My wife and I strolled through the bakery aisles late this evening at one of our local grocers. She spotted the moldy loaf of wheat bread pictured above on one of the store shelves. “I don’t think that we need to buy bread here. I’ll pick the grocery store next time,” she quipped.

Frankly, I like this particular store because it is not heavily trafficked especially on Sunday evenings. With the exception of four or five other shoppers and a handful of employees, we had the store entirely to ourselves. It has been like that for months.

Competition for buyers

The challenge for this particular grocery store is that within a 7-minute drive, there are three other supermarkets chasing the same customers. Four total. The newest, on Dove Valley Road, just opened a few months ago. It’s a mega-goliath Fry’s Marketplace supermarket with wide aisles, shaded parking and a wine and craft beer bar. Fry’s, now with two of these nearby locations, is sucking the oxygen out of the room among its nearby competitors.

In third place, an Albertson’s around the corner on Carefree Highway is marketing aggressively to keep its customer base. Rounding out the pack in fourth place is the particular grocery store where we shopped tonight. It’s on life support, or so it seems.

My wife has commented before that some of the fruits and vegetables that I bring home from this store aren’t fresh. She’s right. There just aren’t enough customers to take the products off of the shelves before they spoil. I have learned to look closely at product expiration dates.

The problem for merchants

For any business or seller, there is a positive feedback loop where low store traffic begets stale inventory and stale inventory begets even less store traffic. No customer will buy the moldy loaf. Even worse for the merchant, the longer it sits on the store shelves, the more damage is done to the store’s brand and reputation. Word gets out.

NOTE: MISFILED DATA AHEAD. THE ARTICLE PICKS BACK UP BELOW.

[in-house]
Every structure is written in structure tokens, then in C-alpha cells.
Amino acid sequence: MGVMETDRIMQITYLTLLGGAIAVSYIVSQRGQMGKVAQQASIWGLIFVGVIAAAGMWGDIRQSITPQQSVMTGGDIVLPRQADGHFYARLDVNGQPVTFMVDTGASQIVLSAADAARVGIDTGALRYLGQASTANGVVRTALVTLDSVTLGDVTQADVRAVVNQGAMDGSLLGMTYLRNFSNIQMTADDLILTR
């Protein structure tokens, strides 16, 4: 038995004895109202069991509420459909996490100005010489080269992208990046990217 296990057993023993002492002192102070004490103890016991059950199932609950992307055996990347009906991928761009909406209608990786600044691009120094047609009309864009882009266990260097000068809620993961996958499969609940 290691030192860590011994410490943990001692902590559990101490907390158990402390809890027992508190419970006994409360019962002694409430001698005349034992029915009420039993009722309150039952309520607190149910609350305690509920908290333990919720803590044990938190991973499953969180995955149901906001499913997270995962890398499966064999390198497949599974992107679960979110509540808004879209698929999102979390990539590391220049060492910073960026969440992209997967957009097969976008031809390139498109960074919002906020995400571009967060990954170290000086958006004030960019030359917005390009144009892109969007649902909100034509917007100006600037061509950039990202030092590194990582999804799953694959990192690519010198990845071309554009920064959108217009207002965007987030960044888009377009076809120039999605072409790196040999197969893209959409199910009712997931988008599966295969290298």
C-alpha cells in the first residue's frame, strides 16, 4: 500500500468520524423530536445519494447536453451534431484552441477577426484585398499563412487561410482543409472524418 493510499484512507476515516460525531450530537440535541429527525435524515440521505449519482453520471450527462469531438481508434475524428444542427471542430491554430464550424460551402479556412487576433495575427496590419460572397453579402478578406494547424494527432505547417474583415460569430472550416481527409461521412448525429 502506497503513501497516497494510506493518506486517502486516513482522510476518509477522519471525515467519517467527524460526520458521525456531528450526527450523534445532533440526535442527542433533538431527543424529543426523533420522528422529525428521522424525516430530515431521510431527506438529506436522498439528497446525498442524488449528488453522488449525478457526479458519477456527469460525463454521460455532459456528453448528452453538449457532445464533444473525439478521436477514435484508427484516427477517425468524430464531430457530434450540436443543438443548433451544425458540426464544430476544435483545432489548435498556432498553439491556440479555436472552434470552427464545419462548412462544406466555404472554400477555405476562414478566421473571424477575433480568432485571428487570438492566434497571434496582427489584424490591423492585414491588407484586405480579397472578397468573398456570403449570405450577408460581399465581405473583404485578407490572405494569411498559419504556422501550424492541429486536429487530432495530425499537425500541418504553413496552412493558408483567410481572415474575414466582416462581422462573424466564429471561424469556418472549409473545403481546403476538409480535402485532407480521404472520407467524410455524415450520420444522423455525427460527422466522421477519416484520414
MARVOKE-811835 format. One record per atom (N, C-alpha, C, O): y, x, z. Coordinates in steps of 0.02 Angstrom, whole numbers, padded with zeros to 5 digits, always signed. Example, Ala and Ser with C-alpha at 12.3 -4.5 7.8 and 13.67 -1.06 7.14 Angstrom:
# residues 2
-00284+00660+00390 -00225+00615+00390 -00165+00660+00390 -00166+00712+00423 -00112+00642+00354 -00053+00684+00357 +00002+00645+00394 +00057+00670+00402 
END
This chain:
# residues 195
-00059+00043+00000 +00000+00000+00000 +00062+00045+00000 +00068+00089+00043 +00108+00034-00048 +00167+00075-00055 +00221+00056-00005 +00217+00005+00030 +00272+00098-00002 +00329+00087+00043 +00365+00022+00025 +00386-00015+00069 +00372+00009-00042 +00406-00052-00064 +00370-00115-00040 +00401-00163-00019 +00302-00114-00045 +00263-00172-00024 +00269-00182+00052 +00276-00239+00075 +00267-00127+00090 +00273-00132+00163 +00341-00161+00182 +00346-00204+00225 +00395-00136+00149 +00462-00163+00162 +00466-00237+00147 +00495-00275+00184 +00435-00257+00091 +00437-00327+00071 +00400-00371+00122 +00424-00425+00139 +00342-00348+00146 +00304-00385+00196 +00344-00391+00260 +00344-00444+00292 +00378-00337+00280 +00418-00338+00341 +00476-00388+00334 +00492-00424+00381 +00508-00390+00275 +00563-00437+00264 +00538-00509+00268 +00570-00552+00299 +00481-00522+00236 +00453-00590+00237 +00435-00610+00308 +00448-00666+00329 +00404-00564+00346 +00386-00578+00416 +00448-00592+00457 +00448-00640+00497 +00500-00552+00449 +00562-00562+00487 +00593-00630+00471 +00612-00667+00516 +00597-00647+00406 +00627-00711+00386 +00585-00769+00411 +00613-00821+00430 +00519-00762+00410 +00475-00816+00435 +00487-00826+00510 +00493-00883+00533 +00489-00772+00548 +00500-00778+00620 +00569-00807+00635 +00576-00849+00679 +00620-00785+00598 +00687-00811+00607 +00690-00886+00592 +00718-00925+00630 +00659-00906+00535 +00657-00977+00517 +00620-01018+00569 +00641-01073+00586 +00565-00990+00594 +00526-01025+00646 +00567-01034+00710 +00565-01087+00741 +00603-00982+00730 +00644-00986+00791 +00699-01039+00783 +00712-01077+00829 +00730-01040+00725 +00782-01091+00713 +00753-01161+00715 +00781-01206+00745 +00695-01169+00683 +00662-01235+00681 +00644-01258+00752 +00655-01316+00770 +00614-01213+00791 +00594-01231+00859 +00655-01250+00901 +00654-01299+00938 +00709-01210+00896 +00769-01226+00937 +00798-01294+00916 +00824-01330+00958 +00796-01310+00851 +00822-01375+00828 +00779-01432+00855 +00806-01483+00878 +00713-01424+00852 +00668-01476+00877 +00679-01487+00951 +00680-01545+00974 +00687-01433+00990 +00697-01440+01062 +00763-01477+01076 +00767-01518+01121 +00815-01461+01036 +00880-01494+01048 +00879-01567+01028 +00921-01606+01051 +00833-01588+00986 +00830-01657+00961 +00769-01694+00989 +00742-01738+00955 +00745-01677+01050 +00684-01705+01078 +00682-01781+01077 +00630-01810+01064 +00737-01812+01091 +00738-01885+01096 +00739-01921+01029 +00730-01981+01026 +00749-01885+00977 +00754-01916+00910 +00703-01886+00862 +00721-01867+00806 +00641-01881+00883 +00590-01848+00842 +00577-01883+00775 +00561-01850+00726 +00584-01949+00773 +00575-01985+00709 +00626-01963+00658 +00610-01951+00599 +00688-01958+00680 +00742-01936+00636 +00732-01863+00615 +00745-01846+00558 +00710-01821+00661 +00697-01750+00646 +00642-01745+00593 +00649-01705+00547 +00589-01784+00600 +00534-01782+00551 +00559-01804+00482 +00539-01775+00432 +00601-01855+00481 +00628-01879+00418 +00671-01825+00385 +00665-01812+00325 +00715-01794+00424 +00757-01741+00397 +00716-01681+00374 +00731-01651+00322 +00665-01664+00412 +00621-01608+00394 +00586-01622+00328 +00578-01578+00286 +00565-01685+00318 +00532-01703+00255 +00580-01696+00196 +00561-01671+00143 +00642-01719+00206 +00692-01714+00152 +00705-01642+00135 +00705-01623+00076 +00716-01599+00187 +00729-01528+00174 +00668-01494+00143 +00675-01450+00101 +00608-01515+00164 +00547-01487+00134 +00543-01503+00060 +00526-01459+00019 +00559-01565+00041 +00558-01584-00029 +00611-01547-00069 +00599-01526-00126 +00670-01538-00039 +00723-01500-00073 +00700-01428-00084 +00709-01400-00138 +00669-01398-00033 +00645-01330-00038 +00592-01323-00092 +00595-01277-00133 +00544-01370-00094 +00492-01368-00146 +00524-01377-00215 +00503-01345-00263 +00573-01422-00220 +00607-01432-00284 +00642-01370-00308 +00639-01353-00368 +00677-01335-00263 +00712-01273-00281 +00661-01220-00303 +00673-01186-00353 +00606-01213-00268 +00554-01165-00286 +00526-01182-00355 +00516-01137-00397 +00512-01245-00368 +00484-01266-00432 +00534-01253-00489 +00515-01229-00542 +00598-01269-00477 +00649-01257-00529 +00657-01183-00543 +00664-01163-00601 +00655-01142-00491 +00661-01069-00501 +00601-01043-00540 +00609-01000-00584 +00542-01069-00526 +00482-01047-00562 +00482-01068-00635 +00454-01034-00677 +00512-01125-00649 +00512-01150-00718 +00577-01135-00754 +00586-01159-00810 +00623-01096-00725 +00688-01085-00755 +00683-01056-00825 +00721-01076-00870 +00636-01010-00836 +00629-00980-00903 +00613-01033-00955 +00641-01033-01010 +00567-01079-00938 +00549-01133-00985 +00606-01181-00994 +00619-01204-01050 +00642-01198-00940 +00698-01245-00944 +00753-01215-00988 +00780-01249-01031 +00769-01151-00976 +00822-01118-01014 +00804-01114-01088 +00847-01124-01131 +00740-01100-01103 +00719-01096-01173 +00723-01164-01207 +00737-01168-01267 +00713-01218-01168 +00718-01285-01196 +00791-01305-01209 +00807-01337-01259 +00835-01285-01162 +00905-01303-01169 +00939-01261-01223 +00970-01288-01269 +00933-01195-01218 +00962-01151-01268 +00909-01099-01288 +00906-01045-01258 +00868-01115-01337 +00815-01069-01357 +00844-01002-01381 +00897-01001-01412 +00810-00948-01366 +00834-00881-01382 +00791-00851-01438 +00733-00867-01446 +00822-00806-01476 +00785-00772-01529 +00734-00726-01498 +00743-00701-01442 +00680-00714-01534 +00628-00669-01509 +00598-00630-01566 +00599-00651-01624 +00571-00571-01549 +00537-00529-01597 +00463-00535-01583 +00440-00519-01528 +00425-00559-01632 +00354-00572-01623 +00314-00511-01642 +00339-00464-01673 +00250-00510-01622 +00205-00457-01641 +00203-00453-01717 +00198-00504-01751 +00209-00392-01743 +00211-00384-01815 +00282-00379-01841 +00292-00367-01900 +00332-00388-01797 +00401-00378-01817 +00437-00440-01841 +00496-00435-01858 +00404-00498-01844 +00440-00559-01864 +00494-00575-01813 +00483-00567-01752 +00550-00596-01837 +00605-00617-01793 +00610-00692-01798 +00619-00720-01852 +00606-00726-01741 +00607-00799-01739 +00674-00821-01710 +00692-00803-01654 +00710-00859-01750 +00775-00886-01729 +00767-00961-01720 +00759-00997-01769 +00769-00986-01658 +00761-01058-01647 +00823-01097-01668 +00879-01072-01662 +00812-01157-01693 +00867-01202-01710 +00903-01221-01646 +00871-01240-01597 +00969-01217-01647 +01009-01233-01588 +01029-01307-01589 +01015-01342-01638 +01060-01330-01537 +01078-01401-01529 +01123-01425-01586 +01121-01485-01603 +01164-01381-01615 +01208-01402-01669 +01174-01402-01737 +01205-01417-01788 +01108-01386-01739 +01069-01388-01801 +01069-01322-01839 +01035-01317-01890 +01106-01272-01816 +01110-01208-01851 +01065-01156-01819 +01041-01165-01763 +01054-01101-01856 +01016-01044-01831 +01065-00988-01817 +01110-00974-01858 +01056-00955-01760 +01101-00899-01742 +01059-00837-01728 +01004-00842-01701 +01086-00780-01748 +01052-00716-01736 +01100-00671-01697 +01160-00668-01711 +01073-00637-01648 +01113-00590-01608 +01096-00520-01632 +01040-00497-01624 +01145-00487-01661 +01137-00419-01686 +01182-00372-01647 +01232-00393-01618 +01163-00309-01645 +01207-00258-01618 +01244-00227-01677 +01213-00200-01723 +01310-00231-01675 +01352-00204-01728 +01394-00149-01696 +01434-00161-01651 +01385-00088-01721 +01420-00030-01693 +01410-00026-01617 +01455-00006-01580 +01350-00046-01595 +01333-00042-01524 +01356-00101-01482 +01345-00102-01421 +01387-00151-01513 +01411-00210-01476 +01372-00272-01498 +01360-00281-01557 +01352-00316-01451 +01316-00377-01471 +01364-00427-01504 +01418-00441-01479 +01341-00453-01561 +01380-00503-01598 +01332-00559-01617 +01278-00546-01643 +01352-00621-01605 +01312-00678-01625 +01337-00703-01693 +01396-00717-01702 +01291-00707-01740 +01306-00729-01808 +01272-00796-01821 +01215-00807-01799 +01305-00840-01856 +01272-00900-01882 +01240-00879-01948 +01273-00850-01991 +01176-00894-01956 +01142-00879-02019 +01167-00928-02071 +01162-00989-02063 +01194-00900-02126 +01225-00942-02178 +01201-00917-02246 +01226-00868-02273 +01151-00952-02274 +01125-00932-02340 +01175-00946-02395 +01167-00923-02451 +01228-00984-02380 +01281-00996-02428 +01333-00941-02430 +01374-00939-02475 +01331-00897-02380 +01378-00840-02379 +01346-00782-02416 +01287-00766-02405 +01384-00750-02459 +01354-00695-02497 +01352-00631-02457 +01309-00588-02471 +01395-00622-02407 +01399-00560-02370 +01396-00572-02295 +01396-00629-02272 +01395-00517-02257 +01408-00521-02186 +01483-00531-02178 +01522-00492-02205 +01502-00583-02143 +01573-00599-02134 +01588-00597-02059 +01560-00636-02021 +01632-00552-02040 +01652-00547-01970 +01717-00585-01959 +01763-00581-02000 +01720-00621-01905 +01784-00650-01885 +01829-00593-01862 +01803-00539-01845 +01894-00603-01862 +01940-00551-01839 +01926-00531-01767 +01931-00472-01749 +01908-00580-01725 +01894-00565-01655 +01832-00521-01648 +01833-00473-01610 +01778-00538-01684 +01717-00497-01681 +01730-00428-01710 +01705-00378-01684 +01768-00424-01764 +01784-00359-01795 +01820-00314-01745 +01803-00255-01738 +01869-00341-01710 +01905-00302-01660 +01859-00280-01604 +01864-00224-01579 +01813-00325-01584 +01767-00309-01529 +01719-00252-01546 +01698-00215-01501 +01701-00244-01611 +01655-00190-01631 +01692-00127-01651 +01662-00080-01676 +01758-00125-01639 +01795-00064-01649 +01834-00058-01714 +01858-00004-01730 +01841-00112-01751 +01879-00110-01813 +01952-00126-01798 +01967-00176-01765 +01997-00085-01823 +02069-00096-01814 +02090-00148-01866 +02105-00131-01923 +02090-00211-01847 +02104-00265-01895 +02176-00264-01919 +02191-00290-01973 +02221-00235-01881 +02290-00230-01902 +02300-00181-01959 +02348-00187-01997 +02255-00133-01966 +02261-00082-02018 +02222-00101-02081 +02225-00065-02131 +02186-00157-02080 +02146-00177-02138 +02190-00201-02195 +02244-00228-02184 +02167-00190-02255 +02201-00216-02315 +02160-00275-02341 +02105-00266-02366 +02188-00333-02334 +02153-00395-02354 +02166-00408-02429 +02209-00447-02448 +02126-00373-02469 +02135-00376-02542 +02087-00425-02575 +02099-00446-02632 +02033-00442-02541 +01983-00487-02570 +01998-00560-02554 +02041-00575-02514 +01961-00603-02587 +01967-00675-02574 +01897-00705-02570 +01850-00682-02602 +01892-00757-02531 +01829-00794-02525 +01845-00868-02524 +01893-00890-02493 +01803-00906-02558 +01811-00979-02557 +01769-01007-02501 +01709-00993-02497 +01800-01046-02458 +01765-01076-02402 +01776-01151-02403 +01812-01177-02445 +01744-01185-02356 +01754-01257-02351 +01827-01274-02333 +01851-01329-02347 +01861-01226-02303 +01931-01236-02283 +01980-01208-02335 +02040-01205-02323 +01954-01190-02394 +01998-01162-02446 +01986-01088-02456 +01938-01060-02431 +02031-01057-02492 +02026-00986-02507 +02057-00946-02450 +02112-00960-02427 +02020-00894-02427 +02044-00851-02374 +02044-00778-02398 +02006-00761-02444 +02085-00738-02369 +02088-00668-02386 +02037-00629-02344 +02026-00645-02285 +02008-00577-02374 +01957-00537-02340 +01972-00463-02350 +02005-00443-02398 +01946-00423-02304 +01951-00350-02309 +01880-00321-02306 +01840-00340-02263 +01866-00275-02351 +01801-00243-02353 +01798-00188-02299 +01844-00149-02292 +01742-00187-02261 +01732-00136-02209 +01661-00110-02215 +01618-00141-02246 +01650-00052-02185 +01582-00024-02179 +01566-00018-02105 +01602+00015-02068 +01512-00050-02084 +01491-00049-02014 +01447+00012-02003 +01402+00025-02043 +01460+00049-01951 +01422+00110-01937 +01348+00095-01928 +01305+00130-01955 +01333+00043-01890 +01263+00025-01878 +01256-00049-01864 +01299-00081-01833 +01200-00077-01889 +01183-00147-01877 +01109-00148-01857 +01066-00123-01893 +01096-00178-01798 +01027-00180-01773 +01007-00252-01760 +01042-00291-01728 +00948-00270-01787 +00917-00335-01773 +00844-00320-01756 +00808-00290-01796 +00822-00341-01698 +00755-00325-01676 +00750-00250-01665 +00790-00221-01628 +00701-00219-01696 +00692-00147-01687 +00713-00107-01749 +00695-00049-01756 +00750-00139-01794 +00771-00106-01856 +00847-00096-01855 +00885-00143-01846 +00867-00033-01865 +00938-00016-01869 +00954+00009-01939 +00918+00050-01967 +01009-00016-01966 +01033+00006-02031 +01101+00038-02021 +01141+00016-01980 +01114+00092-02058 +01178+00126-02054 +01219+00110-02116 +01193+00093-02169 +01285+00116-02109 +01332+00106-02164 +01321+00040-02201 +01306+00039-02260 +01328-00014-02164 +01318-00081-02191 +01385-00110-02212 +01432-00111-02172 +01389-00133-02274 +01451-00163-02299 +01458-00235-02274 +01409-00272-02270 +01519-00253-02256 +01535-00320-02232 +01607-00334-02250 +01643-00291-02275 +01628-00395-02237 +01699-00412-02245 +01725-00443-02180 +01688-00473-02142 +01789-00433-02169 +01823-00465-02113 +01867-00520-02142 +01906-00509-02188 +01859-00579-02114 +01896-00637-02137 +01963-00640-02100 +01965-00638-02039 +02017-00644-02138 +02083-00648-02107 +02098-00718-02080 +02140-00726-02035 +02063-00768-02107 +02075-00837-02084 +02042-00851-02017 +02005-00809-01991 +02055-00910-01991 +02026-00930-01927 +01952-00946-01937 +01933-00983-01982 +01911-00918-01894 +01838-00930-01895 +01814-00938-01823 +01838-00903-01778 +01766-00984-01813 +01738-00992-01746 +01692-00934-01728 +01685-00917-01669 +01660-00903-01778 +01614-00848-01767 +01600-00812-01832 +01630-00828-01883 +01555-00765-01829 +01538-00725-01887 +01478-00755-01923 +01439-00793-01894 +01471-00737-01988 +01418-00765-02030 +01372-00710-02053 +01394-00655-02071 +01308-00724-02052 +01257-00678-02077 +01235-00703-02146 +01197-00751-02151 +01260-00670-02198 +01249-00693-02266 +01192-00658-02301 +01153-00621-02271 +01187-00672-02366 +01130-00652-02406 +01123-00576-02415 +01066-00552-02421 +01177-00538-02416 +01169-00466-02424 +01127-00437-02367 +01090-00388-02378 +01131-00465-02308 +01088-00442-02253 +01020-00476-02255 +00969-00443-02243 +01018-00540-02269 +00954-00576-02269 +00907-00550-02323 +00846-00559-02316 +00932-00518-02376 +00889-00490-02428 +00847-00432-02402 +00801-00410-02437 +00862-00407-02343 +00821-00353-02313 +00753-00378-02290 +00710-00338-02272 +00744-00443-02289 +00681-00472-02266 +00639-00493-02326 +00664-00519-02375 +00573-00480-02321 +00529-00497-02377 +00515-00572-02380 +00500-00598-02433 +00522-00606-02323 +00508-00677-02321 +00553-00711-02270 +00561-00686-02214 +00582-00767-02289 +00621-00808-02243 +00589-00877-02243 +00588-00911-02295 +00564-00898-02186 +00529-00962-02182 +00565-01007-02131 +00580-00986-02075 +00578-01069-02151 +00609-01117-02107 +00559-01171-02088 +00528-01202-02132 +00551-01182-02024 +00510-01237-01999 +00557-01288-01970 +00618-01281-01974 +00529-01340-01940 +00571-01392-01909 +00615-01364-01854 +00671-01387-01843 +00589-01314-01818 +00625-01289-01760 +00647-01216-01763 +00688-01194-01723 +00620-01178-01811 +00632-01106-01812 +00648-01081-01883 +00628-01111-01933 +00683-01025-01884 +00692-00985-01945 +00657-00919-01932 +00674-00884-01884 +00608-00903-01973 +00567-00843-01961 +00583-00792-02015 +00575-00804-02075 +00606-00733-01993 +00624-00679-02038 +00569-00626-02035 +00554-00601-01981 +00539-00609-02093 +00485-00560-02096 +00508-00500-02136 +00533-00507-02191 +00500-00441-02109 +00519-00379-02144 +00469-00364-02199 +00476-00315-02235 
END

It’s the same in real estate.

I moved the loaf to the darkened and unattended bakery counter where a manager or employee could intercept it in the morning. On the ride home, I shared with my wife the parallel between moldy bread on a grocery shelf and real estate listings that are overpriced. She tried to be interested.

Overpricing is risky in any market

Most segments of the Phoenix real estate market are hot right now, but that doesn’t mean that it’s impossible to overprice a listing. Overpricing can be ruinous to a seller in a buyer’s market. It’s almost as damaging in today’s seller’s market.

Asking too high a price for your home has much the same effect on buyers as blighted bakery goods on a store shelf. Spurned buyers may never come back at any price.

Like the moldy bread, a high price not only discourages commerce. It nearly ensures that other buyers will begin to perceive that there is a problem due to the length of time that a home has been on the market. Mold doesn’t bloom on bread that is fresh from the oven.

The longer the price stays at an unachievably high level, the more difficult it becomes to attract a buyer. These sellers eventually end up chasing the market down to a price below fair market value after 200 or more days for sale. The grocer marks down day-old bread before eventually throwing it out.

How to effectively manage your asking price

When choosing your asking price, look closely at the comparable sold data in the neighborhood. Go deeper than just the average price per square foot or median home price. Examine closely only the homes that sold in less time than the Average Days on Market (ADOM) statistic. In Phoenix today, that number is approximately 57 days. Of the homes that sold quicker than average, how much did the seller receive per square foot? You’ll discover that the homes that stay on the market longer usually don’t fare better on price.

The first two weeks of your new MLS listing are critical. Your first price adjustment should come no later than day 30. Your price reduction should be a discount of at least 3% off of the original asking price. Any less and you are simply repackaging moldy bread.


Seafarers are used to being exploited. At sea, the captain moans at chandlers who supply ships with green bananas that will never ripen; fruit that goes moldy obscenely fast; at sub-standard meat. – Rose George, British journalist